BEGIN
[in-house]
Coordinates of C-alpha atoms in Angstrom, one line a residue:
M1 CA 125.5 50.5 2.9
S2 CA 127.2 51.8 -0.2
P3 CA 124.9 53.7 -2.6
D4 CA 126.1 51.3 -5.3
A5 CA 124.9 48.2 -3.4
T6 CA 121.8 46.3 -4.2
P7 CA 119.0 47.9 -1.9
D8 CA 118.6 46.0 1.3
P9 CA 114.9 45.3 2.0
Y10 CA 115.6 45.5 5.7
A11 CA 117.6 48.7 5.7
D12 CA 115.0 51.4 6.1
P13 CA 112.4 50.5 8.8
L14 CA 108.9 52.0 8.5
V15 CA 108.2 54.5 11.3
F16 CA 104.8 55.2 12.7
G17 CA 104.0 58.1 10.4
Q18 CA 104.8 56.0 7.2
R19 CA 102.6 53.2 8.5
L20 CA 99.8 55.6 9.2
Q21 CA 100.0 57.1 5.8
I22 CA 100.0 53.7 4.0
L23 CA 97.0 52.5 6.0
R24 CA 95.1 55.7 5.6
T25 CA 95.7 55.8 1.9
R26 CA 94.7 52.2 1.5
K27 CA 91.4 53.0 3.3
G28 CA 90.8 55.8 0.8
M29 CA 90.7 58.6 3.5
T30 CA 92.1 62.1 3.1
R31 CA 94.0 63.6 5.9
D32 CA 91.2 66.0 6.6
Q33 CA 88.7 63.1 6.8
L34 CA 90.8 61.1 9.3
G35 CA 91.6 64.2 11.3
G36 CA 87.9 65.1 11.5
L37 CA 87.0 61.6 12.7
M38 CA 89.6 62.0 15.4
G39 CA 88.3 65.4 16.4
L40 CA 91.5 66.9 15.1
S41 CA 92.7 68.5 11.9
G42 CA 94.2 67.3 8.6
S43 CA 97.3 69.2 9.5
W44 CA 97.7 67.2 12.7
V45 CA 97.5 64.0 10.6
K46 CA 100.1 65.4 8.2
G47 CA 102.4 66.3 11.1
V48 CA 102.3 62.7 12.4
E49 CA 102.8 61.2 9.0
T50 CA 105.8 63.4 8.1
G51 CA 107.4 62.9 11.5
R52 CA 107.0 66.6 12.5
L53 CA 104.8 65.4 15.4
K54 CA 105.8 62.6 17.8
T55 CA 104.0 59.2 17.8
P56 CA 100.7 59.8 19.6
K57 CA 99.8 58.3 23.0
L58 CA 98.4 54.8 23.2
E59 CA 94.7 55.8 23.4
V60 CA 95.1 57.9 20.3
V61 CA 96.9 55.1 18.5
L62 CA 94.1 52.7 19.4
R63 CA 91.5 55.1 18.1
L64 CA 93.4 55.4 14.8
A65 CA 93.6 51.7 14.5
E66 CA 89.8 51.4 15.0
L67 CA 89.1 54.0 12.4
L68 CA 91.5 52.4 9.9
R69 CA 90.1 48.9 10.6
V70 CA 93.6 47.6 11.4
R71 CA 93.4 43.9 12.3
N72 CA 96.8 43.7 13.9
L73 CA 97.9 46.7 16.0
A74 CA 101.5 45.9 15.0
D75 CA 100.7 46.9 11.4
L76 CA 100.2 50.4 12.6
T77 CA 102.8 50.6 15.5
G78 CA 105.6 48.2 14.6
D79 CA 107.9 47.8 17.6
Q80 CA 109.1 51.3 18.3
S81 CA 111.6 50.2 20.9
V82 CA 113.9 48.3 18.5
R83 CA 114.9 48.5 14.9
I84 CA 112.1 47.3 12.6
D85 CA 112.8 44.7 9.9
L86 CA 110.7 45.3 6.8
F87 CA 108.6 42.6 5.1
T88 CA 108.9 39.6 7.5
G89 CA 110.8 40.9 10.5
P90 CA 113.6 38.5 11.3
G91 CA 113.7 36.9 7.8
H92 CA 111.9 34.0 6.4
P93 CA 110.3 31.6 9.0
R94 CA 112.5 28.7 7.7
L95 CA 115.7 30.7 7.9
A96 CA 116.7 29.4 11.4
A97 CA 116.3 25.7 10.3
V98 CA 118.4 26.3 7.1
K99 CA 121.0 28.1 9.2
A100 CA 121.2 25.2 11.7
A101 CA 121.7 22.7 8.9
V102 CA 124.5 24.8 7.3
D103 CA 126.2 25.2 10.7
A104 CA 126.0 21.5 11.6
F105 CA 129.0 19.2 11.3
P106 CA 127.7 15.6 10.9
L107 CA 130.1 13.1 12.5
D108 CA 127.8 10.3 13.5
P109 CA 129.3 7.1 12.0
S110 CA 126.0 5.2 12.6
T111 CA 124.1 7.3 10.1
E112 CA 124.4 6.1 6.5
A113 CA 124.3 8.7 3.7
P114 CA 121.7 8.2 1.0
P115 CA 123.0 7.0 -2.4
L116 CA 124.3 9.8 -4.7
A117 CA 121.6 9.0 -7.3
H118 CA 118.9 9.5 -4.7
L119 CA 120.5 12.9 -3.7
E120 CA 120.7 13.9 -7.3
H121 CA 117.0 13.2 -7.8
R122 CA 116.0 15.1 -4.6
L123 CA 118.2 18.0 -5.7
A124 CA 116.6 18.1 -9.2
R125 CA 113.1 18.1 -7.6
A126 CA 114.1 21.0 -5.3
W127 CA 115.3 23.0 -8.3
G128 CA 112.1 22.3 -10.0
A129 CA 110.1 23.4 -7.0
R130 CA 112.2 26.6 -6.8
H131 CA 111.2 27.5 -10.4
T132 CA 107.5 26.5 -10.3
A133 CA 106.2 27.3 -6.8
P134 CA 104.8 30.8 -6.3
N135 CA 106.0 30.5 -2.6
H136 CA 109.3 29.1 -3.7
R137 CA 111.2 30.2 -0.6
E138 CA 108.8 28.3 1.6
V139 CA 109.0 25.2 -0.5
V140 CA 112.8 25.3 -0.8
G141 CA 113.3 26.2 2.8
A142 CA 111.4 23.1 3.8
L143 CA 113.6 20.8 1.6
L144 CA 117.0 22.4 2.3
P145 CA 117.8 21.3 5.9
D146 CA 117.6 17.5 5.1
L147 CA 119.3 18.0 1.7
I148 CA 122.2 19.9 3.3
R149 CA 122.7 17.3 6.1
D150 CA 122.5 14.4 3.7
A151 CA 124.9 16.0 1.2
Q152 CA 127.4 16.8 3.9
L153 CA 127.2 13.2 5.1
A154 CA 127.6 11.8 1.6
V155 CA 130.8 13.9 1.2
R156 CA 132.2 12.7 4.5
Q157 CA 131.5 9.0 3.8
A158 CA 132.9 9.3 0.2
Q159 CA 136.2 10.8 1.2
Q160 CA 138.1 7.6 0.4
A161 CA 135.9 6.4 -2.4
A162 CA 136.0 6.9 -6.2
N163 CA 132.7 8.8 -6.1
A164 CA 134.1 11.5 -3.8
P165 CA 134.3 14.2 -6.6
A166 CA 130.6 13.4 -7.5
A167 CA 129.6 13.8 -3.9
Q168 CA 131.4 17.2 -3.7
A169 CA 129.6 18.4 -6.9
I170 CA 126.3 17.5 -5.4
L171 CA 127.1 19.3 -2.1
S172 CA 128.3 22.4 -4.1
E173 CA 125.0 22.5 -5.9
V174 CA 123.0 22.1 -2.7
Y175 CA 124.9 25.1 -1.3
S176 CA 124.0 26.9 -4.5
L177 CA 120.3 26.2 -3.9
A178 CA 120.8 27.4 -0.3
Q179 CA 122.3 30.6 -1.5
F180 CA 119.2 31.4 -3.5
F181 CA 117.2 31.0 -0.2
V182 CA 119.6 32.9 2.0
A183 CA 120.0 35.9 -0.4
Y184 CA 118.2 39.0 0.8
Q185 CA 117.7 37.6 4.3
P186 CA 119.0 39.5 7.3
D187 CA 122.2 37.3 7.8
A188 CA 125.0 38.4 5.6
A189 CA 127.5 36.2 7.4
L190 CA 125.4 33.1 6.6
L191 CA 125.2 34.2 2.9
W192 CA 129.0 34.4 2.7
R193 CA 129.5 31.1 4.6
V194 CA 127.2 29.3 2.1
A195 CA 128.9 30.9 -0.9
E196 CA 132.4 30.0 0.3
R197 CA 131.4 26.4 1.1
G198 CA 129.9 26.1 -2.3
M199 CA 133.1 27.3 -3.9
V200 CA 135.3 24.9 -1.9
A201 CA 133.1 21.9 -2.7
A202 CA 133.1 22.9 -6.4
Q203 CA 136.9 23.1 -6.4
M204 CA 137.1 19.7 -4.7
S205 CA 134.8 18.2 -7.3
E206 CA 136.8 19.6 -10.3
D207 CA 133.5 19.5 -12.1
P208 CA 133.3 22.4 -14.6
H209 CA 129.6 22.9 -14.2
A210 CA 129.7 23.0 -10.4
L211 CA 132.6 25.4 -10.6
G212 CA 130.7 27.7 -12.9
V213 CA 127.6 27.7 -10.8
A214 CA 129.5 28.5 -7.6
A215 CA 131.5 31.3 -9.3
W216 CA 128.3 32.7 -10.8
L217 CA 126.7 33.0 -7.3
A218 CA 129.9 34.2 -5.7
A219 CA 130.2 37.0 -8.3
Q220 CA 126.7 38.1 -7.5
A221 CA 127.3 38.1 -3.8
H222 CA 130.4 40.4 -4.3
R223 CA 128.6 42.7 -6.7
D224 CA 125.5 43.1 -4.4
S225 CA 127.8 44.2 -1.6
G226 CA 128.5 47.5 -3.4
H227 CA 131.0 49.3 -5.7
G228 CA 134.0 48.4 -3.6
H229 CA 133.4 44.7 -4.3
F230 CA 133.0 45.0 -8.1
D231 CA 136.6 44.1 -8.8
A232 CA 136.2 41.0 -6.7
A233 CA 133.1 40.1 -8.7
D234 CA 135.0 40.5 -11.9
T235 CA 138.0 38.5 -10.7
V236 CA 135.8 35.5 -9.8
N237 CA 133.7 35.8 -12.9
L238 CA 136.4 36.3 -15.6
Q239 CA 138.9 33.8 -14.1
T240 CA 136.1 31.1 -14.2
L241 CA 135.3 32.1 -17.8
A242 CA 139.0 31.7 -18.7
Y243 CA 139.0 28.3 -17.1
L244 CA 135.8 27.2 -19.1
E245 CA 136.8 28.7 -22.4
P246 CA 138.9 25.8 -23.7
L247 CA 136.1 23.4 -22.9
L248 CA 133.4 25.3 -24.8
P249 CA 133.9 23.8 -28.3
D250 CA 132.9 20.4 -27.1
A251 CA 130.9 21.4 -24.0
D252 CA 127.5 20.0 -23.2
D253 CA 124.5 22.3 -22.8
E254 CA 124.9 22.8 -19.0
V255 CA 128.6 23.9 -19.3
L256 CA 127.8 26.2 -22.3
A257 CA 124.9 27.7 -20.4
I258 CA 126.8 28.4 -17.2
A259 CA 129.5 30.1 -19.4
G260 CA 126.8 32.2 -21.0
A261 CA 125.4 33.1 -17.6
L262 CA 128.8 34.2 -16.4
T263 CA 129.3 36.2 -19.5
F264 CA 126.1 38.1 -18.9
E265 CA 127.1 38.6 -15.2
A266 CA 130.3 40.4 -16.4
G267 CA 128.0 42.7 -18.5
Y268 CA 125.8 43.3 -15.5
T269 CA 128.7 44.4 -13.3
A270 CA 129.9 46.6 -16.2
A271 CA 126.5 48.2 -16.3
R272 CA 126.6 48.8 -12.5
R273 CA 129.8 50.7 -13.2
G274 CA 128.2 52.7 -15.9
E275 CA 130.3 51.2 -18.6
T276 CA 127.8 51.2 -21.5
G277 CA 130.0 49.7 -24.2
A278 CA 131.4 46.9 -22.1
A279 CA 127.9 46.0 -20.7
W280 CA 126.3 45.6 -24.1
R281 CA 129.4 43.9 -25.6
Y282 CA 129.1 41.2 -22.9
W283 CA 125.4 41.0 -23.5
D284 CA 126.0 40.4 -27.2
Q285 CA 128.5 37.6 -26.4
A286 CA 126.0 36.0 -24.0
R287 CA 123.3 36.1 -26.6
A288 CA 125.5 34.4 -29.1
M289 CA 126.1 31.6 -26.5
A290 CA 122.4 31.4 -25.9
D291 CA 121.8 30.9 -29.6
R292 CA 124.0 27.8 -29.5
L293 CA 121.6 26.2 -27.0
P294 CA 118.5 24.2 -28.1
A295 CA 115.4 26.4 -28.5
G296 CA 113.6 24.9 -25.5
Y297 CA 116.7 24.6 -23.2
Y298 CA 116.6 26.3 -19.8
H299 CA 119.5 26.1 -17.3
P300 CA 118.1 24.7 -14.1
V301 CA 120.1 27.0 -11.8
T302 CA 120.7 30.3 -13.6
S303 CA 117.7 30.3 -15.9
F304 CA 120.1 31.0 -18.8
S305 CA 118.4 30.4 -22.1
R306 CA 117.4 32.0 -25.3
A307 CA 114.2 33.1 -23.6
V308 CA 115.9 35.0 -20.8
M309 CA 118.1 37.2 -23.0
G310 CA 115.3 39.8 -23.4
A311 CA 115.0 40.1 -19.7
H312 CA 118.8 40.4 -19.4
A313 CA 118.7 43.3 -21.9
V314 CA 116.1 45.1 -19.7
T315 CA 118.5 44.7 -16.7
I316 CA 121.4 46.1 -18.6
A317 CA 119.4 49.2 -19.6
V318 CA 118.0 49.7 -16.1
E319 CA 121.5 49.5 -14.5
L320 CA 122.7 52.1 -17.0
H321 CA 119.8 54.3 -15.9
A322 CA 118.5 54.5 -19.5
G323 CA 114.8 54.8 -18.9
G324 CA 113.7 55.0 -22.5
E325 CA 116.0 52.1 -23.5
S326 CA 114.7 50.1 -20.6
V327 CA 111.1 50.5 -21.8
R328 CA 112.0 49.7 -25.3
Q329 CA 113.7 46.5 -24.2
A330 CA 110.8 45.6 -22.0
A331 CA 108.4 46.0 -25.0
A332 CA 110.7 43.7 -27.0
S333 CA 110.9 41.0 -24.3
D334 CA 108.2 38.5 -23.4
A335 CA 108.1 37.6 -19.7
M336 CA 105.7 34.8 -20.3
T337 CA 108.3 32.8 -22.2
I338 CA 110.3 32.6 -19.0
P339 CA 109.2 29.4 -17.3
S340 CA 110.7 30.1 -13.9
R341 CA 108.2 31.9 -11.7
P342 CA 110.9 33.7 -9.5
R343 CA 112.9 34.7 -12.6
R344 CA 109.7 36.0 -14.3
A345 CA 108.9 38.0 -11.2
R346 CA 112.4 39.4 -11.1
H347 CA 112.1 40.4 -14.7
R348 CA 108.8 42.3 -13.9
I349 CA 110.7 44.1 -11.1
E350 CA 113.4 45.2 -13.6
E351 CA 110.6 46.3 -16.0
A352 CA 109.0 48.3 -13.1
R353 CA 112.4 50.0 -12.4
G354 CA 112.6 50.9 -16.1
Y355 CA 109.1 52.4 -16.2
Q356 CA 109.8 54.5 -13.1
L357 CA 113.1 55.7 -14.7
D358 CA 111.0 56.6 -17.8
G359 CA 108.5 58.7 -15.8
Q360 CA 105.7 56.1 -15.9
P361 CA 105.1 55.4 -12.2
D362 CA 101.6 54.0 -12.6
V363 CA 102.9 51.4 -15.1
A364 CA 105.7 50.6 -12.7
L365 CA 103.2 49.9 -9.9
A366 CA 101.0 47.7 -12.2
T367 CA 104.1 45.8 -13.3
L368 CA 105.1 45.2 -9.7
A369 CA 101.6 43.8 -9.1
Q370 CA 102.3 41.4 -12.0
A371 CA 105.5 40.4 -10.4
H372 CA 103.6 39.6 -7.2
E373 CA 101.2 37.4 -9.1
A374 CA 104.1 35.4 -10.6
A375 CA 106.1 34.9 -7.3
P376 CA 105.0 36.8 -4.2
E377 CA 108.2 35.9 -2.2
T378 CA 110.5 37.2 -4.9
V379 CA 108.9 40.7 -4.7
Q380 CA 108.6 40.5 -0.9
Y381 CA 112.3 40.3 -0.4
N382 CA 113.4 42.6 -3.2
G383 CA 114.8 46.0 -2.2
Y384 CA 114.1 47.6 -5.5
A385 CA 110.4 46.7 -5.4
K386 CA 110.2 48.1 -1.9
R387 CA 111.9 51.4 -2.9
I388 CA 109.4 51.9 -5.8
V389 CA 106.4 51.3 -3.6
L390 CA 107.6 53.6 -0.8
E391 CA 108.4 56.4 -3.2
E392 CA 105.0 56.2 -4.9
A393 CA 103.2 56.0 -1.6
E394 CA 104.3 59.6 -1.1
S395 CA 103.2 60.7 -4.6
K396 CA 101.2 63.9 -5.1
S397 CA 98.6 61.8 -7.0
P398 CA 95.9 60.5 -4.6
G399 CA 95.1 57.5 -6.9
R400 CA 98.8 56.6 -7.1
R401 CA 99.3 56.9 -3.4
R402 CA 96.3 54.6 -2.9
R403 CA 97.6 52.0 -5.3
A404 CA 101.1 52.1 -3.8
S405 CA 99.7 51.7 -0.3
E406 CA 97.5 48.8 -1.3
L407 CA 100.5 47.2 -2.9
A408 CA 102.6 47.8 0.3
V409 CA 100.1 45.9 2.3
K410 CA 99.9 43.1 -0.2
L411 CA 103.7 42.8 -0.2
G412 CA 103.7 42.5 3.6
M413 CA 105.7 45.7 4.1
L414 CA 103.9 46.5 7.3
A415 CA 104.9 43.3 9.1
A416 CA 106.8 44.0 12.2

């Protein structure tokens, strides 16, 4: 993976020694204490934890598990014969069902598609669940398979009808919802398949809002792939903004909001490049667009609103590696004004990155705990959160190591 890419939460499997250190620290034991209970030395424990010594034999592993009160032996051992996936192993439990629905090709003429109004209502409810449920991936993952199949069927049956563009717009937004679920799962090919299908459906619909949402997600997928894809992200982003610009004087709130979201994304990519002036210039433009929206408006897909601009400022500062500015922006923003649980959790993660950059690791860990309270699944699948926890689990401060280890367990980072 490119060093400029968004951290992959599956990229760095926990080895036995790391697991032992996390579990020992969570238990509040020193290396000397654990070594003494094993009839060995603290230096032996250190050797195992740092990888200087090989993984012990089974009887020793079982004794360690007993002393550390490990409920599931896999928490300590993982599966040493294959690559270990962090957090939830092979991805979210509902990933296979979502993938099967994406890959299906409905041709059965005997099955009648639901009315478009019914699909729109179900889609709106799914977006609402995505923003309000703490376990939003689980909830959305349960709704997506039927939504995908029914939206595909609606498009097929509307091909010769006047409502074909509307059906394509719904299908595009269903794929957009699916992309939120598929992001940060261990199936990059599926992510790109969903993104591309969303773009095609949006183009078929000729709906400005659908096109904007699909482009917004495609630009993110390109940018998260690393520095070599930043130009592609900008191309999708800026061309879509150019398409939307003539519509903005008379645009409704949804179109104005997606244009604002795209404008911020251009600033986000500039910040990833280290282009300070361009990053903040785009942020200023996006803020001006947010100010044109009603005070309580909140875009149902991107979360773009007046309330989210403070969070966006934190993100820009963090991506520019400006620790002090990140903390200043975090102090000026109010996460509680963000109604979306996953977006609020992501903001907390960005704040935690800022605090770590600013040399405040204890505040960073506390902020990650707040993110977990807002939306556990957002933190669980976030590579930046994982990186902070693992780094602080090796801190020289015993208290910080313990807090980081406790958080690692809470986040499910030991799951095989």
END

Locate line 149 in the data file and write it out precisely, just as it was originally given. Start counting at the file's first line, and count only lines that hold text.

L147 CA 119.3 18.0 1.7